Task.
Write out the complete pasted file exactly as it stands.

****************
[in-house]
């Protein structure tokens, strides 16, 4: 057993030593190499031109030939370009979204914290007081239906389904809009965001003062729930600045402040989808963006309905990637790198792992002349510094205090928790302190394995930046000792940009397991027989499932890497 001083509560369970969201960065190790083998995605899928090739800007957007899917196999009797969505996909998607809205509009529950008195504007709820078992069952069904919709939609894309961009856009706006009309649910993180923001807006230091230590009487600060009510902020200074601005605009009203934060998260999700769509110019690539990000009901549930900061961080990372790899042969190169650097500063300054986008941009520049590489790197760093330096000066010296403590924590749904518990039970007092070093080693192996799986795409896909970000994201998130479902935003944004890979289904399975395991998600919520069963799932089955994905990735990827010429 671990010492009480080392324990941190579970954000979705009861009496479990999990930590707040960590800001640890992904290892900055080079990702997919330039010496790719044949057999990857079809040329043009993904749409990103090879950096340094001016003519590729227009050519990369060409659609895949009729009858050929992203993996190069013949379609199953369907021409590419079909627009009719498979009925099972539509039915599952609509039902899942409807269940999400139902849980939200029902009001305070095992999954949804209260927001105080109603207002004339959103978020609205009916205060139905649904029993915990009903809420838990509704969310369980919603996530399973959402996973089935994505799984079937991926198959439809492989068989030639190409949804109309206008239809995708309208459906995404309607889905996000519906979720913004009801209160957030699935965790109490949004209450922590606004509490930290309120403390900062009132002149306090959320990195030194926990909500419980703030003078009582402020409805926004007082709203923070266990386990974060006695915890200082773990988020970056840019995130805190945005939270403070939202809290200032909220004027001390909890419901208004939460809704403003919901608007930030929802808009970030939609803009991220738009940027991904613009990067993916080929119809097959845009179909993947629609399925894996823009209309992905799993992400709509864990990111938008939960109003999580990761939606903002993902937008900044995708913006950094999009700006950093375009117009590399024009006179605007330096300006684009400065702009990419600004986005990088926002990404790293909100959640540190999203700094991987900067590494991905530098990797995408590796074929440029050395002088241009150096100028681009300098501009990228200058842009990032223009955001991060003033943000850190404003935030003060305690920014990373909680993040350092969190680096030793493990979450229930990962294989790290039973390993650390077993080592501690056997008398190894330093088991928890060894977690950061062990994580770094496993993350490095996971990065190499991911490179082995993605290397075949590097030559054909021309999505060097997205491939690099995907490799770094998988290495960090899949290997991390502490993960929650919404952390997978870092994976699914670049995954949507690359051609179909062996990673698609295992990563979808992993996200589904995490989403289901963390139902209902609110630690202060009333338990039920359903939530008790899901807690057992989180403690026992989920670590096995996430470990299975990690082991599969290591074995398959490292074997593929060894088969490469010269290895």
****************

[in-house]
């Protein structure tokens, strides 16, 4: 057993030593190499031109030939370009979204914290007081239906389904809009965001003062729930600045402040989808963006309905990637790198792992002349510094205090928790302190394995930046000792940009397991027989499932890497 001083509560369970969201960065190790083998995605899928090739800007957007899917196999009797969505996909998607809205509009529950008195504007709820078992069952069904919709939609894309961009856009706006009309649910993180923001807006230091230590009487600060009510902020200074601005605009009203934060998260999700769509110019690539990000009901549930900061961080990372790899042969190169650097500063300054986008941009520049590489790197760093330096000066010296403590924590749904518990039970007092070093080693192996799986795409896909970000994201998130479902935003944004890979289904399975395991998600919520069963799932089955994905990735990827010429 671990010492009480080392324990941190579970954000979705009861009496479990999990930590707040960590800001640890992904290892900055080079990702997919330039010496790719044949057999990857079809040329043009993904749409990103090879950096340094001016003519590729227009050519990369060409659609895949009729009858050929992203993996190069013949379609199953369907021409590419079909627009009719498979009925099972539509039915599952609509039902899942409807269940999400139902849980939200029902009001305070095992999954949804209260927001105080109603207002004339959103978020609205009916205060139905649904029993915990009903809420838990509704969310369980919603996530399973959402996973089935994505799984079937991926198959439809492989068989030639190409949804109309206008239809995708309208459906995404309607889905996000519906979720913004009801209160957030699935965790109490949004209450922590606004509490930290309120403390900062009132002149306090959320990195030194926990909500419980703030003078009582402020409805926004007082709203923070266990386990974060006695915890200082773990988020970056840019995130805190945005939270403070939202809290200032909220004027001390909890419901208004939460809704403003919901608007930030929802808009970030939609803009991220738009940027991904613009990067993916080929119809097959845009179909993947629609399925894996823009209309992905799993992400709509864990990111938008939960109003999580990761939606903002993902937008900044995708913006950094999009700006950093375009117009590399024009006179605007330096300006684009400065702009990419600004986005990088926002990404790293909100959640540190999203700094991987900067590494991905530098990797995408590796074929440029050395002088241009150096100028681009300098501009990228200058842009990032223009955001991060003033943000850190404003935030003060305690920014990373909680993040350092969190680096030793493990979450229930990962294989790290039973390993650390077993080592501690056997008398190894330093088991928890060894977690950061062990994580770094496993993350490095996971990065190499991911490179082995993605290397075949590097030559054909021309999505060097997205491939690099995907490799770094998988290495960090899949290997991390502490993960929650919404952390997978870092994976699914670049995954949507690359051609179909062996990673698609295992990563979808992993996200589904995490989403289901963390139902209902609110630690202060009333338990039920359903939530008790899901807690057992989180403690026992989920670590096995996430470990299975990690082991599969290591074995398959490292074997593929060894088969490469010269290895």